In his budget message last month, Gov. Pataki called for constitutional reforms to control New York state's debt and ban non-voter-approved "back-door borrowing." But at the same time he quietly proposed a new form of back-door debt -- potentially the most significant change in the state's borrowing practices in decades.
Specifically, Pataki wants the Legislature to approve the issuance of bonds backed by a pledge of state personal income tax (PIT) collections. Up to 25 percent of net PIT receipts would be set aside every year to pay debt service on the proposed new bonds.
The governor's main justification for the bonds: They would carry a lower interest rate, saving a projected $20 million next year, and would further reduce borrowing costs in the future "without increasing overall bonding levels," because the new bonds would displace already-authorized backdoor bonds on a dollar-for-dollar basis. But the fact remains that, in the wrong hands, PIT bonds would open yet another back door to considerably ignore state debt: That one-quarter share of the income tax works out to $6.4 billion -- enough to cover l 1/2 times what the state now pays to service its $37 billion-plus in outstanding bonds.
New York already has the heaviest state debt load in the nation -- almost as much as runners-up California and Massachusetts combined, reports Moody's Investor Service. And those figures don't even include a large pile of bonds issued by the Empire State's public authorities with backing from toll and fee revenues. Over the past two decades, the state has contracted (as "lease purchase" and "service contract" deals) with many of the same authorities to issue billions of dollars in bonds backed by budget appropriations. These deals have been widely criticized because they carry high interest costs and circumvent the state Constitution's requirement for voter approval of all state debt.
Pataki has made an effort to slow the growth of state debt, highlighted by the recent unprecedented use of $500 million in surplus funds to retire some obligations. Yet now he is seeking to open a whole now avenue for increased borrowing without voter approval.
Like many existing authority bonds, the PIT bonds would carry a prominent disclaimer to the effect that they are "not a debt of the state" -- and so technically comply with the Constitution. Of course, no one buys this. The new bonds would be attractive to investors precisely because they will be debt of the state-backed, for the first time ever, by a portion of the state's most lucrative revenue stream.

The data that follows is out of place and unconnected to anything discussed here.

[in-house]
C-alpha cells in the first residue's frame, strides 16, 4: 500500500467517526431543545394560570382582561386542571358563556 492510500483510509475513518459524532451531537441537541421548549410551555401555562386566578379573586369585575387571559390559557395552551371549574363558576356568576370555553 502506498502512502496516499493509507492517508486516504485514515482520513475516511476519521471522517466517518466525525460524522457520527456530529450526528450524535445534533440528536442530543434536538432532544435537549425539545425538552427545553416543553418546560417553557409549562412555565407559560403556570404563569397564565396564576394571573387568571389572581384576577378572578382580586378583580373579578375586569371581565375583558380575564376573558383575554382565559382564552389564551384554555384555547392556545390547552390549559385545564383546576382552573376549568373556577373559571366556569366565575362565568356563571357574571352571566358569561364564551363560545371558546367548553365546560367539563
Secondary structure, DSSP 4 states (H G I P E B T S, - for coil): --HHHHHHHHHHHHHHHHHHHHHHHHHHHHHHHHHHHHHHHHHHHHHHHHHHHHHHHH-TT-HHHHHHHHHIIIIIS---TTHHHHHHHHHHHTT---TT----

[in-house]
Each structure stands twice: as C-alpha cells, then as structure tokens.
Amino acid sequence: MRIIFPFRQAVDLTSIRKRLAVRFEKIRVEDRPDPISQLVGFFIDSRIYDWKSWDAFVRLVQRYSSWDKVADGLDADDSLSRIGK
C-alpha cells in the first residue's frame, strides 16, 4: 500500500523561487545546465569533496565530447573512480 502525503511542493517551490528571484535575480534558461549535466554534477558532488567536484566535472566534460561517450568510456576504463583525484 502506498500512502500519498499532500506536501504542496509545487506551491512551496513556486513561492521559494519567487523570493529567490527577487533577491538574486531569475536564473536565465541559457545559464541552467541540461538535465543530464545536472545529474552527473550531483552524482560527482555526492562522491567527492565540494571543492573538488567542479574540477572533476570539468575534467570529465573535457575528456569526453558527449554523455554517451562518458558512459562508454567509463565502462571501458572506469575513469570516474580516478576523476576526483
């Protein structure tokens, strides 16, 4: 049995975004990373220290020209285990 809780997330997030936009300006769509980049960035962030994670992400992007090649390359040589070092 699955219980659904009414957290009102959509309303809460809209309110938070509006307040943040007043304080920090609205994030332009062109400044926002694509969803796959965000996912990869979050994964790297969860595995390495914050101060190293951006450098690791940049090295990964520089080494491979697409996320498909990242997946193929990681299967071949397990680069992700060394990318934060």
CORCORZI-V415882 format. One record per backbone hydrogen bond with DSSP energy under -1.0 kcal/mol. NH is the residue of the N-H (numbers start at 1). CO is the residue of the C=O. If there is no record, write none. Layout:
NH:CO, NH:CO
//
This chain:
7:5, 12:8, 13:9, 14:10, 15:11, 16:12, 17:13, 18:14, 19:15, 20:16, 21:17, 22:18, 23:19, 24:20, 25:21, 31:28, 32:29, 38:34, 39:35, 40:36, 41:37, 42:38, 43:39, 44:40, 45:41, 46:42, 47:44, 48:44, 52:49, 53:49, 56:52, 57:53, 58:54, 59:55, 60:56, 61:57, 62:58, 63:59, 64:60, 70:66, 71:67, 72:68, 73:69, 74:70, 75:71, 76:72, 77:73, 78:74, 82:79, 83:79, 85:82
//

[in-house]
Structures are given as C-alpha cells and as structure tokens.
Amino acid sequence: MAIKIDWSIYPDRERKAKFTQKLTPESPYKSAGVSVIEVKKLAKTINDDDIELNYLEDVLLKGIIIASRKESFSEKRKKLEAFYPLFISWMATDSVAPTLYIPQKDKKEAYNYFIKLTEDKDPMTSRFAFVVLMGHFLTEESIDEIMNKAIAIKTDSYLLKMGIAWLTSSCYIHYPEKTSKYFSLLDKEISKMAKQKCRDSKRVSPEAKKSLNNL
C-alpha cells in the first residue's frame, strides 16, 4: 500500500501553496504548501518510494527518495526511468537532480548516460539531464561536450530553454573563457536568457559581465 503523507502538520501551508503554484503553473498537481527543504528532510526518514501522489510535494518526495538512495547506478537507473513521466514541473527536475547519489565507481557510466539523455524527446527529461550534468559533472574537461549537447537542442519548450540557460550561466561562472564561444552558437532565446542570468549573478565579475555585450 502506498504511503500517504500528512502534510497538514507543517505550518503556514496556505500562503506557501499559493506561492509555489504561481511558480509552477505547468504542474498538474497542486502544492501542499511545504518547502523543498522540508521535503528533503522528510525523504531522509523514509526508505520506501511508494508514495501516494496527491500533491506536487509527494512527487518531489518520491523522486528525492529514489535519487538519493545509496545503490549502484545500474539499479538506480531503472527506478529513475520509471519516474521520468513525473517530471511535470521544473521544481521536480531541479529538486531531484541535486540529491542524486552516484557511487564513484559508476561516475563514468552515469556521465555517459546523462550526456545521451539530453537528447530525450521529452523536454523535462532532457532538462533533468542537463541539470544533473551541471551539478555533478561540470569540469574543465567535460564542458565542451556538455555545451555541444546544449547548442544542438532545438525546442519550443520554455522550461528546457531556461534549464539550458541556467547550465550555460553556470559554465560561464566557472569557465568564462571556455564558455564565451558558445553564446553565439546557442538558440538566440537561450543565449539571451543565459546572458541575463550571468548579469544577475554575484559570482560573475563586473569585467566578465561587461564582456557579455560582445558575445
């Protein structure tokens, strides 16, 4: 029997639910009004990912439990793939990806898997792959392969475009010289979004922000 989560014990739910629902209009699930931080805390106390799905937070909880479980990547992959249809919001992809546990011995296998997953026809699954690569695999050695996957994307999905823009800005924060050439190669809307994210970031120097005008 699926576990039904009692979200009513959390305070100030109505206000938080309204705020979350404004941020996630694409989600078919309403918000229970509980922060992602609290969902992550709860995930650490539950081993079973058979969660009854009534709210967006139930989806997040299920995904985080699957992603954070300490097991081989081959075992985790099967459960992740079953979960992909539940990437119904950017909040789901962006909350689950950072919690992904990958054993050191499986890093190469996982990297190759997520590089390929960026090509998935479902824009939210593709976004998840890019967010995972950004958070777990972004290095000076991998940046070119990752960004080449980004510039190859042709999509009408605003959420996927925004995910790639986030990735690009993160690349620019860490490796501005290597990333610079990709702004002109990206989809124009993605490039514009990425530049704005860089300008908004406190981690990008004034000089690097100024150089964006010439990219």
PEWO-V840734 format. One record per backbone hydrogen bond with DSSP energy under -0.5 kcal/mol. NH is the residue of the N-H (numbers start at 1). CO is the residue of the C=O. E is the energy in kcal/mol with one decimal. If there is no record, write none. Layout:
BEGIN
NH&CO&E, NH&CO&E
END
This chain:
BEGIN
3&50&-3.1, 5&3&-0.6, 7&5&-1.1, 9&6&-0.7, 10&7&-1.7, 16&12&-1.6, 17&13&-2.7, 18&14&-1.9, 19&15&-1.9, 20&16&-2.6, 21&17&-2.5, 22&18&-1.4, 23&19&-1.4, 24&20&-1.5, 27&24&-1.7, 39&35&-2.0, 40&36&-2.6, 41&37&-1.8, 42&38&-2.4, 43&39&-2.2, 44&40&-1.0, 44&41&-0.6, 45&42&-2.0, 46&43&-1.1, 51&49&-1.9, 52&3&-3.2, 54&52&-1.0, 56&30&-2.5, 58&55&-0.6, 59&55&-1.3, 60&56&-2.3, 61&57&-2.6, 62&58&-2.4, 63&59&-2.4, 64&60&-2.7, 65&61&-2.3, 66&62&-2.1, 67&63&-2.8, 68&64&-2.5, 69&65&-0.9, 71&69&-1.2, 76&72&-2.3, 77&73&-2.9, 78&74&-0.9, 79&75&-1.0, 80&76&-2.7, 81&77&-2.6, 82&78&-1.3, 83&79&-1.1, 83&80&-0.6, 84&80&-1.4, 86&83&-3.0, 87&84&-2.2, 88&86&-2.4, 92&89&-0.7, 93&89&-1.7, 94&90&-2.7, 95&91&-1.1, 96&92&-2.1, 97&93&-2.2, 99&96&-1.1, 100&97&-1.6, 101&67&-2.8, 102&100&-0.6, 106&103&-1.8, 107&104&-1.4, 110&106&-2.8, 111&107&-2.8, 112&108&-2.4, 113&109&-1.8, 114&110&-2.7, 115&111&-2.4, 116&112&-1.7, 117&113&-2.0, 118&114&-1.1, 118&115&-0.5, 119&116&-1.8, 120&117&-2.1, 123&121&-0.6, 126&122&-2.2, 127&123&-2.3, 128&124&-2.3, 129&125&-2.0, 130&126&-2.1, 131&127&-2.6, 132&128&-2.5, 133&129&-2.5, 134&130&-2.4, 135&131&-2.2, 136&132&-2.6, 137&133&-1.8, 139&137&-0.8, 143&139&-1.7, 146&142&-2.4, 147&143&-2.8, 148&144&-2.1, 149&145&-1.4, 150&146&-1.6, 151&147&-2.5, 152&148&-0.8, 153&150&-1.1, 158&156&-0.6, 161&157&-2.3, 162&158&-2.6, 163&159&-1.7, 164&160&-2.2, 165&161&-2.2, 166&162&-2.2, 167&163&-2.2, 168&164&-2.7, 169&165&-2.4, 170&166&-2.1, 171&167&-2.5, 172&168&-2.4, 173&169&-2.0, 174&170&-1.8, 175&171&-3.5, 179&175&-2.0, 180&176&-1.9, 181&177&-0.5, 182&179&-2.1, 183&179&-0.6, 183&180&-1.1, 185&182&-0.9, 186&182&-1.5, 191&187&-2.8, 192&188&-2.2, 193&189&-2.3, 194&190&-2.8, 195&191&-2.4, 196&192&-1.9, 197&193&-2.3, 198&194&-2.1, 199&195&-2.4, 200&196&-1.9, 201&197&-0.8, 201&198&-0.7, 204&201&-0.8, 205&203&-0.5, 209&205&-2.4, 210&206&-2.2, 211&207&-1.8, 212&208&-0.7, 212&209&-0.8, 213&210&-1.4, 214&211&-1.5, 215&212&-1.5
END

PIT bonds would be floated (with legislative approval) by the leading current issuers of appropriation-backed debt -- the state Urban Development Corp, the Dormitory Authority, the Thruway Authority, the Environmental Facilities Corp. and the Housing Finance Agency. At the same time, however, each of these public authorities could continue to issue appropriation-backed bonds.
Last year Pataki and the Legislature agreed to enact a new law tightening some debt restrictions and setting a cap on new state debt -- but the cap is fairly loose to begin with, and can be raised at any time. The only way to permanently control New York state's borrowing is with a constitutional amendment, for which the administration has pledged to fight "aggressively." In the meantime, the governor's bill memo says the new PIT bonds, subject to the statutory cap, will provide a "framework" for the kind of revenue debt his amendment would allow.
But even if the governor gets the Legislature to approve constitutional reforms this year, an amendment can't be placed on the statewide ballot for voter approval until November 2003, at the earliest. By making it easier for the state to borrow more at lower interest rates, PIT bonds would make it easier to avoid real debt reform. By giving the Legislature another way to skirt the Constitution, they would further remove New York's voters from the borrowing process. And once bondholders are given first dibs on a big chunk of PIT revenue every year, it will become that much harder for the state to cut debt by financing more capital projects on a "pay-as-you-go" basis.
Creating a new borrowing mechanism for New York state is like offering a free low-interest credit card to a member of Debtors Anonymous -- without even requiring him to cut up the old card first. Gov. Pataki seems determined not to abuse the privilege. But what about his successors? And what about the Legislature -- which almost every year presses for more debt than the governor proposes?
This bond proposal highlights a key shortcoming in Albany's "debt reform" debate: There's too much focus on how to borrow better -- and not enough on how to borrow less.